It is common knowledge by now that Vitamin D is integral to the body’s functioning. A deficiency in this Vitamin can cause unwanted problems and hinder our lifestyle. This is even more so the case in winters.
As we all know, the sun’s rays are the most abundant source of Vitamin D. However, during the winter months, sunlight isn’t as abundant as compared to the other seasons. This significantly increases the likelihood of acquiring Vitamin D from the sun, which may cause Vitamin D deficiencies to be more common.
Solving the problem of Vitamin D requires a comprehensive understanding of what Vitamin D does for our body and how we can make the most out of it.
Three key reasons why Vitamin D is important for the body are as follows:
• Strengthening the bones: Vitamin D is essential in facilitating calcium and phosphorus to build bones. Without this, bones are susceptible to becoming brittle, weak, soft, and even conditions such as rickets.
• Calcium absorption: Vitamin D promotes the optimal absorption of Calcium from our food, which is important in the health and maintenance of different parts of our body – from our teeth to our blood.
• Synergy with parathyroid glands: Vitamin D works together with the parathyroid glands to regulate Calcium levels in the bloodstream. This happens in conjunction with the kidneys, gut, and skeleton.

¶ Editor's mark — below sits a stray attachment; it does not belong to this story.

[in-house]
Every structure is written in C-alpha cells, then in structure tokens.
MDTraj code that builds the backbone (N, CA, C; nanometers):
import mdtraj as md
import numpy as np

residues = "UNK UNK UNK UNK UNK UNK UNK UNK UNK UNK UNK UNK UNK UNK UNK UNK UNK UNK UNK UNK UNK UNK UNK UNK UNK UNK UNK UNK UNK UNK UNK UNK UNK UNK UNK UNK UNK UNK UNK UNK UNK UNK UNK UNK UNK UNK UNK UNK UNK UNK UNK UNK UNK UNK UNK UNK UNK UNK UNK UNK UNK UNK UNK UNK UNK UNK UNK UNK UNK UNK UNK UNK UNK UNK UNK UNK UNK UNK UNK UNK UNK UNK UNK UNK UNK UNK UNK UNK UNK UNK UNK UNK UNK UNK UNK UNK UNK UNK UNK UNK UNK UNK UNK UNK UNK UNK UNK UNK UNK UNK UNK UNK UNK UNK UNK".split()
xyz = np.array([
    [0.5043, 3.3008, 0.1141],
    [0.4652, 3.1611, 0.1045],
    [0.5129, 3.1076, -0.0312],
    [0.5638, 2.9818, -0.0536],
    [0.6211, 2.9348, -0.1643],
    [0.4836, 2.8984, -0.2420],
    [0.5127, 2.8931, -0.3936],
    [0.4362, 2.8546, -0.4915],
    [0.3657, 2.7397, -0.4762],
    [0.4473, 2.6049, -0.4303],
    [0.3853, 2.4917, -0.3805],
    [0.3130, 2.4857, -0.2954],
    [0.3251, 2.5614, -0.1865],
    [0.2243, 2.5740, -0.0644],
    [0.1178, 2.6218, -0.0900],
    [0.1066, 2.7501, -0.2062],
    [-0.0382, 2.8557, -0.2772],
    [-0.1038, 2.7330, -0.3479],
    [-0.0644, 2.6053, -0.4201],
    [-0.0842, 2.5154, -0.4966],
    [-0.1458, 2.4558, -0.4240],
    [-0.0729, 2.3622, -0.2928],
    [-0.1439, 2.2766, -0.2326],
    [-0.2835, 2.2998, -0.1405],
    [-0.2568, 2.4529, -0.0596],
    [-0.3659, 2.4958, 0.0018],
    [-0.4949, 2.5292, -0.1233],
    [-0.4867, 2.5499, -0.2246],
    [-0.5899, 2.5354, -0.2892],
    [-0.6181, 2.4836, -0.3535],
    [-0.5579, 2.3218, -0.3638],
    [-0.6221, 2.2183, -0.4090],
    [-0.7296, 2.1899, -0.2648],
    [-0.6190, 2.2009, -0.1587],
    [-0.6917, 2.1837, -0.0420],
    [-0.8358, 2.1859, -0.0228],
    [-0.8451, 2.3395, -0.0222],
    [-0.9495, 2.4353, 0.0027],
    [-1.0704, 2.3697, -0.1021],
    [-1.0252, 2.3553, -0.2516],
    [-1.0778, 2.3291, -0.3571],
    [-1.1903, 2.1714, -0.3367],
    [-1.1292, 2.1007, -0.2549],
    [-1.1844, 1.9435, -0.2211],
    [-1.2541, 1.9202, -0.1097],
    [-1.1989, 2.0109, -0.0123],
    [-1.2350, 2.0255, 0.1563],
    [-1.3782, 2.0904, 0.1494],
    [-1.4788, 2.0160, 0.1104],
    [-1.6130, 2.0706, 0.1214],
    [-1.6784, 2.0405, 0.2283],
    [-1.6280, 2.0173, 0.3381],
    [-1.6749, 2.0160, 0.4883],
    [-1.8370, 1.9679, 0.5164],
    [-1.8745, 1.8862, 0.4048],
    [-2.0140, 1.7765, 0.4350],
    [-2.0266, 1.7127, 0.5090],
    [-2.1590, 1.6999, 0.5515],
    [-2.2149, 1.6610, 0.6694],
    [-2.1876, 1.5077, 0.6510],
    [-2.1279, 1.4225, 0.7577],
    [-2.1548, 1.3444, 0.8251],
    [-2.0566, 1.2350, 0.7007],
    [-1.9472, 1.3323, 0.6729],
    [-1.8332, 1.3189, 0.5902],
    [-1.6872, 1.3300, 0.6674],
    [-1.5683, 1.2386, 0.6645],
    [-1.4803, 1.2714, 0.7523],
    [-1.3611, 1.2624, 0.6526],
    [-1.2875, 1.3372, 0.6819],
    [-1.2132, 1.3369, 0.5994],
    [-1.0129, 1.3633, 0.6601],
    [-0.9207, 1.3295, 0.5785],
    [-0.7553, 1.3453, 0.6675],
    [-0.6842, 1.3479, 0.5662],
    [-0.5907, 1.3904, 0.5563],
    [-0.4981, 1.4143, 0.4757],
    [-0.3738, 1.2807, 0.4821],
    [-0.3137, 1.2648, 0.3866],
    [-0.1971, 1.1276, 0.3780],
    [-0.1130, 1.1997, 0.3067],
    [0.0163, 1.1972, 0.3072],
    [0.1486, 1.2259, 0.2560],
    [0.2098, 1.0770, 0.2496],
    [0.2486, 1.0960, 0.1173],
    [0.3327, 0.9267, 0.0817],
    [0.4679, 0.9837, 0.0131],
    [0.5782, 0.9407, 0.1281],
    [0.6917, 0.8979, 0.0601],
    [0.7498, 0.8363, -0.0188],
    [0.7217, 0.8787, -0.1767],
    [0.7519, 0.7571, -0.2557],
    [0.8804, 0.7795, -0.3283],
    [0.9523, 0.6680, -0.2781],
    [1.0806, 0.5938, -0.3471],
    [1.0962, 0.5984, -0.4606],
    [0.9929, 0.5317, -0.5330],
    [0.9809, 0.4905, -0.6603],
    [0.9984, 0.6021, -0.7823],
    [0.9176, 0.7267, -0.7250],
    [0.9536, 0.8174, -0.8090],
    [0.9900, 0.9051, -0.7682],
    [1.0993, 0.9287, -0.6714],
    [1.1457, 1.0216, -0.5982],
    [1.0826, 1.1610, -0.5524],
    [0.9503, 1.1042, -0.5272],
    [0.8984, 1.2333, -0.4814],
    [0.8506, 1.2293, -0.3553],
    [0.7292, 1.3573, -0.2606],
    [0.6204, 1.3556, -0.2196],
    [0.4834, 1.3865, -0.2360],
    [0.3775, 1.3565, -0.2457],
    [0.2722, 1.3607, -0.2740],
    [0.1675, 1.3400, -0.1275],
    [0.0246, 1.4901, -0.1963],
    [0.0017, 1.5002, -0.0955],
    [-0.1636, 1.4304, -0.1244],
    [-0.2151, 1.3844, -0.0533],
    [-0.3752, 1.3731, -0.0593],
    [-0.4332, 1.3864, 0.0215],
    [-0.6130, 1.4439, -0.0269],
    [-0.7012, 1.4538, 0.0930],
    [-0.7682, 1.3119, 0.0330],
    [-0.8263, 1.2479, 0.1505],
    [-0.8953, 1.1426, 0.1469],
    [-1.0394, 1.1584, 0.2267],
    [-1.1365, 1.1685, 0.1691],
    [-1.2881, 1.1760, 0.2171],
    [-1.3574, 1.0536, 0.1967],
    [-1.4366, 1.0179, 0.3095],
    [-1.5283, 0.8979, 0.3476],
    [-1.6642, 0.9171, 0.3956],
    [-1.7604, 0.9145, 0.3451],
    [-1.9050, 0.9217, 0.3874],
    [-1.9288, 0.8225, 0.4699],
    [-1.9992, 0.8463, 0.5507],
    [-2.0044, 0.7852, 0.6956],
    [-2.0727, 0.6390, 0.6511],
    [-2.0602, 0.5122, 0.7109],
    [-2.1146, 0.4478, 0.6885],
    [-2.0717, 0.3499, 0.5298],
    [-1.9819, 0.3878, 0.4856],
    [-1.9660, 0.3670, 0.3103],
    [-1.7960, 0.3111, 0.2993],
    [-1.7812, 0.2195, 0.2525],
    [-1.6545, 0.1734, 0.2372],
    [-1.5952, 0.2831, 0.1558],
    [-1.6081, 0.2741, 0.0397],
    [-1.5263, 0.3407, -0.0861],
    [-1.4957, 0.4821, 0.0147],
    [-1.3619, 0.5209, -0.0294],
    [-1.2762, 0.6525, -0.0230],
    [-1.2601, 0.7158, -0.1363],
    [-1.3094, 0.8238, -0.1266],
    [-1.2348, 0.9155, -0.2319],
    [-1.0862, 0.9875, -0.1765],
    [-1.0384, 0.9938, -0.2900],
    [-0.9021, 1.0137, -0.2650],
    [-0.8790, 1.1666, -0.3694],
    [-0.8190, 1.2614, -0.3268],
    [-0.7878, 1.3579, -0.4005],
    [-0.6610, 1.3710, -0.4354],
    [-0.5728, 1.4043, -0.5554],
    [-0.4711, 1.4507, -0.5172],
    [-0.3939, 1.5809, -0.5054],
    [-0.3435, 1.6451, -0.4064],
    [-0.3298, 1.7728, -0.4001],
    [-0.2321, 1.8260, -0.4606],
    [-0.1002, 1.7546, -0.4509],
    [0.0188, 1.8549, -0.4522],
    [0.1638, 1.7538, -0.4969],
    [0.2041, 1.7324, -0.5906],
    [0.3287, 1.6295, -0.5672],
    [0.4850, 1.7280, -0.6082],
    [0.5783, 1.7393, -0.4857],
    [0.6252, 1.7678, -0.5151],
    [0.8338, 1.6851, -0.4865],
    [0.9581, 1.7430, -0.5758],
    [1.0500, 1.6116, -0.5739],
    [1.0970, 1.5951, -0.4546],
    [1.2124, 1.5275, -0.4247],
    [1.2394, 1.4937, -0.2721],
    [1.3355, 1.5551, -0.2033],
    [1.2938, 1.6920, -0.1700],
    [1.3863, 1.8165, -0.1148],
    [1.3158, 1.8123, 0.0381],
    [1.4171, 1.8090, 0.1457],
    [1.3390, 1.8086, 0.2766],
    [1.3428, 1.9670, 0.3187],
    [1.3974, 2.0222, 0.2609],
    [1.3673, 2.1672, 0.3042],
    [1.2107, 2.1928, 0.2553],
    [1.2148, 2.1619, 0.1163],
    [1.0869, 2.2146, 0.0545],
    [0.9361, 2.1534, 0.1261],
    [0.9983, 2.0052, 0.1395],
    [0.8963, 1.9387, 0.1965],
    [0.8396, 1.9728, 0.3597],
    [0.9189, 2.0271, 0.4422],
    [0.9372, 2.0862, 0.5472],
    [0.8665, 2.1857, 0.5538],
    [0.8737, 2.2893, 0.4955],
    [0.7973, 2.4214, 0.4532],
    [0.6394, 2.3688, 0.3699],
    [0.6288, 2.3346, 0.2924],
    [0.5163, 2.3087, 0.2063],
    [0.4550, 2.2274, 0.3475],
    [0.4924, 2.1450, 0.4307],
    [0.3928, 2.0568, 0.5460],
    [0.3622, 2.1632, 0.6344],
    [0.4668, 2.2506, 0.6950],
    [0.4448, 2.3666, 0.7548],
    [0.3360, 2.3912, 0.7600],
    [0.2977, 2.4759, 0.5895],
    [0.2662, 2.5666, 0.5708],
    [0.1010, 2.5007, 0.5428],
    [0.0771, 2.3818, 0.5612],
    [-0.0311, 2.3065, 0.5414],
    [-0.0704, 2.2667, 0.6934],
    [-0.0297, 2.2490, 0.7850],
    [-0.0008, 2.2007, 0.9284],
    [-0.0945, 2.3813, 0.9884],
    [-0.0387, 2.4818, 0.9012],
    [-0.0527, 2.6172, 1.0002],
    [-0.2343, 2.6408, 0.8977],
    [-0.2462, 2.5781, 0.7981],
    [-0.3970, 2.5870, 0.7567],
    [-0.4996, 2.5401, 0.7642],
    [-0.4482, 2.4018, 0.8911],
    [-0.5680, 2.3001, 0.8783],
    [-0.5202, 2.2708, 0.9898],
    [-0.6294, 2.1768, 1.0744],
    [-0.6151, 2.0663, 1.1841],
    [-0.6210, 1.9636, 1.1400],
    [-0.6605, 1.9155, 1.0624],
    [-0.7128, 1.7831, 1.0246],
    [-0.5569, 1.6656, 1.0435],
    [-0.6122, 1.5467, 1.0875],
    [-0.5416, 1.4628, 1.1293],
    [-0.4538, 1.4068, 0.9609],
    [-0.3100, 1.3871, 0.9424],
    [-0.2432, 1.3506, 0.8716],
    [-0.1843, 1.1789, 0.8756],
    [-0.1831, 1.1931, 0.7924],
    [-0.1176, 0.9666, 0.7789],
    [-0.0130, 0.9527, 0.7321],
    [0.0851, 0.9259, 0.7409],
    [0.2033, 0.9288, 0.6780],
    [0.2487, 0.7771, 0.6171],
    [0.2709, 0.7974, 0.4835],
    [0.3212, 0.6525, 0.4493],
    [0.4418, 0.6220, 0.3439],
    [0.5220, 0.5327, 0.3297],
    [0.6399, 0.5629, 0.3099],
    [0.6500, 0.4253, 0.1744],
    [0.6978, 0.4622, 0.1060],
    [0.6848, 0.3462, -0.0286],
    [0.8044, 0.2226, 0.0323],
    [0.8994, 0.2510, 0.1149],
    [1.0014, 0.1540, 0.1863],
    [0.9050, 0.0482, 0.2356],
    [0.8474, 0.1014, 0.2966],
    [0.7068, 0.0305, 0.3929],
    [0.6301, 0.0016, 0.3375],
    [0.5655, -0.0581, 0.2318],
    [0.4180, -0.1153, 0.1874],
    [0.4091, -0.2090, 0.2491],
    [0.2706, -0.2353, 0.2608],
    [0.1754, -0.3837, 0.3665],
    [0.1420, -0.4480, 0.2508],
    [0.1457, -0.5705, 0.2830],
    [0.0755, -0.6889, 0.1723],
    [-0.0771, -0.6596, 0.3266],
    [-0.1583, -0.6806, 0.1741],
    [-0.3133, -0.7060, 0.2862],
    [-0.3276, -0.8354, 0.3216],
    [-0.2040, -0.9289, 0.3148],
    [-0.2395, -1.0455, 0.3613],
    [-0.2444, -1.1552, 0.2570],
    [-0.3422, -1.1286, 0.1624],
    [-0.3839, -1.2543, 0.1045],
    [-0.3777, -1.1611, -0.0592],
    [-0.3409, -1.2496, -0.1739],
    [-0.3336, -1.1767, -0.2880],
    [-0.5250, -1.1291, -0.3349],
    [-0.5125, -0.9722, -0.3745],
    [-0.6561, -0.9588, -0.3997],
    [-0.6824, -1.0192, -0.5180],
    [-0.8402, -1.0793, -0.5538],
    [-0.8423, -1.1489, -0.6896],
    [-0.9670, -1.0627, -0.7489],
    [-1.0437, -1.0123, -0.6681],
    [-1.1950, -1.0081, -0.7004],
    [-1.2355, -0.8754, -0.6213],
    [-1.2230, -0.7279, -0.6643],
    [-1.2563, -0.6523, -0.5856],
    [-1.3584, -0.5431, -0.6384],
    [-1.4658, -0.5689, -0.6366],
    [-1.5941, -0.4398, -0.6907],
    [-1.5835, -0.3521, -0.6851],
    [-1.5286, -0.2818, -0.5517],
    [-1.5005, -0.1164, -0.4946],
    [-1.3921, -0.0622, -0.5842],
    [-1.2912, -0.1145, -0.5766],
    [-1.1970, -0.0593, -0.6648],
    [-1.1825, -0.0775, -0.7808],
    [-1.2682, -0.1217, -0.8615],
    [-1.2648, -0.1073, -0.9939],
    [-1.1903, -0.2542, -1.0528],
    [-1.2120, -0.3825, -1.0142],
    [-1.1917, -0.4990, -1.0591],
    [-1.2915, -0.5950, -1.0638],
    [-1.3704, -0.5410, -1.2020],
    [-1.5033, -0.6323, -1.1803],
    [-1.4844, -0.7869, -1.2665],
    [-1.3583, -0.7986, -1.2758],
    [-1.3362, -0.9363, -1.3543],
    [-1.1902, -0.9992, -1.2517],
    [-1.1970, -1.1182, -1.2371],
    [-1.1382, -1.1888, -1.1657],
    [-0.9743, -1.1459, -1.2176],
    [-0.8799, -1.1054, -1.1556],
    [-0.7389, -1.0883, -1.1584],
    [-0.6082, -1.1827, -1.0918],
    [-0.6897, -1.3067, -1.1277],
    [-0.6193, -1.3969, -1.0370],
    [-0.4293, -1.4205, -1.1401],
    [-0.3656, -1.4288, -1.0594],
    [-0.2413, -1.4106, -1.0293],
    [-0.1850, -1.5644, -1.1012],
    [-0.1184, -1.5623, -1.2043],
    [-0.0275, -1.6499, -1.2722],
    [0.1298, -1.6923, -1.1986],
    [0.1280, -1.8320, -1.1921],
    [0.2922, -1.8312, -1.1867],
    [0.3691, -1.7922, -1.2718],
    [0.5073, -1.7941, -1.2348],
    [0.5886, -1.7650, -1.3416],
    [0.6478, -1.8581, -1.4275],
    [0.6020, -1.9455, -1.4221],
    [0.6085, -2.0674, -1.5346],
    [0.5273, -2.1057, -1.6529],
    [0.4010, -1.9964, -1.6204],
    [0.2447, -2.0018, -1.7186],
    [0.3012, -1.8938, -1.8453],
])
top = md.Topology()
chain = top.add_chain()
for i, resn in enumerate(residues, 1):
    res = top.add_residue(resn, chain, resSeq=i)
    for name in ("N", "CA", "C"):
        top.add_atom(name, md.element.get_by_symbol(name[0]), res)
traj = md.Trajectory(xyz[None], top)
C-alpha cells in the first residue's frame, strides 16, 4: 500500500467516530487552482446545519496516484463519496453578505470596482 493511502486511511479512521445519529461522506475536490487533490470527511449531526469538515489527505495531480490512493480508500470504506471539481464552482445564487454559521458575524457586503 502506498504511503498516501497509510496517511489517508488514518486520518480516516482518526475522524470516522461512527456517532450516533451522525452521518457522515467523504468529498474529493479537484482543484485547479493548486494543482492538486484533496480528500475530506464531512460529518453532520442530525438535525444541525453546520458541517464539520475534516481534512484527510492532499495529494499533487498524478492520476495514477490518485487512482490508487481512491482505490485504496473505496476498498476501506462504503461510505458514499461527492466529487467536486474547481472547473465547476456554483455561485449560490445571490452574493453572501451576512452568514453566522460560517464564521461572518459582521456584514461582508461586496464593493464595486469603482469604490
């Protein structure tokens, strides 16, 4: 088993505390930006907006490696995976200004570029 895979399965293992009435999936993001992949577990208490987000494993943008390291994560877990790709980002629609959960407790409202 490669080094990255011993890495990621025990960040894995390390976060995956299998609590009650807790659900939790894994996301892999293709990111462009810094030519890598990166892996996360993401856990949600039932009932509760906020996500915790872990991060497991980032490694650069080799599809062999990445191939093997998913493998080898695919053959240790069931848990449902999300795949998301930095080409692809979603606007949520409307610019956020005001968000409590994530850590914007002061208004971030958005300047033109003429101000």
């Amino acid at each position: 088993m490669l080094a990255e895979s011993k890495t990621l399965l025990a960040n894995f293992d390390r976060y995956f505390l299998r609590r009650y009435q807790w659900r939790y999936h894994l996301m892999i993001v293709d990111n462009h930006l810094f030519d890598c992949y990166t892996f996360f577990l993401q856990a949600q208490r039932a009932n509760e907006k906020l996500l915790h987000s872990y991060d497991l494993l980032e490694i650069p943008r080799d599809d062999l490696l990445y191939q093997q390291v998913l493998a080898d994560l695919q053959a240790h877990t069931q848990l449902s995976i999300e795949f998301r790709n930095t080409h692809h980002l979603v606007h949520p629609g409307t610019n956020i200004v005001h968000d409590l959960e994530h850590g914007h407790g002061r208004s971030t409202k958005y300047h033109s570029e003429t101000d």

Some of the signs and symptoms are seen in a person who has very low levels of Vitamin D can include:
• Muscle weakness, muscle aches, muscle cramps
• Bone pain
• Mood changes
• Rickets (very rare cases) in children.
· Defect bone mineralization can lead to osteomalacia and osteoporosis in adults.
Vitamin D can also be the result of certain medical conditions, the most prominent of which are:
• Obesity – Fat cells don’t allow VItamin D to be released into the bloodstream. This is why higher Body Mass Indexes are often associated with lower Vitamin D levels.
• Kidney and liver disease – They reduce the amounts of required enzymes needed to change Vitamin D to the form it is utilized in by the body.
• Cystic fibrosis, Crohn’s disease, celiac disease – these diseases prevent the intestines from absorbing sufficient Vitamin D.
Apart from natural sunlight, the following are some sources of Vitamin D:
• Foods: salmon, tuna, cod liver oil, egg yolk, orange juice, fortified cereals.
• Nutritional supplements
· Recommended daily allowance: 1500 – 2000 units /day in adults.
Just like most other things, too much of a good thing can be bad symptoms of hypervitaminosis D are due to increased calcium in the blood. Some symptoms that may indicate overly high Vitamin D levels in the body are:
• Increased thirst and urination
• Reduced/ poor appetite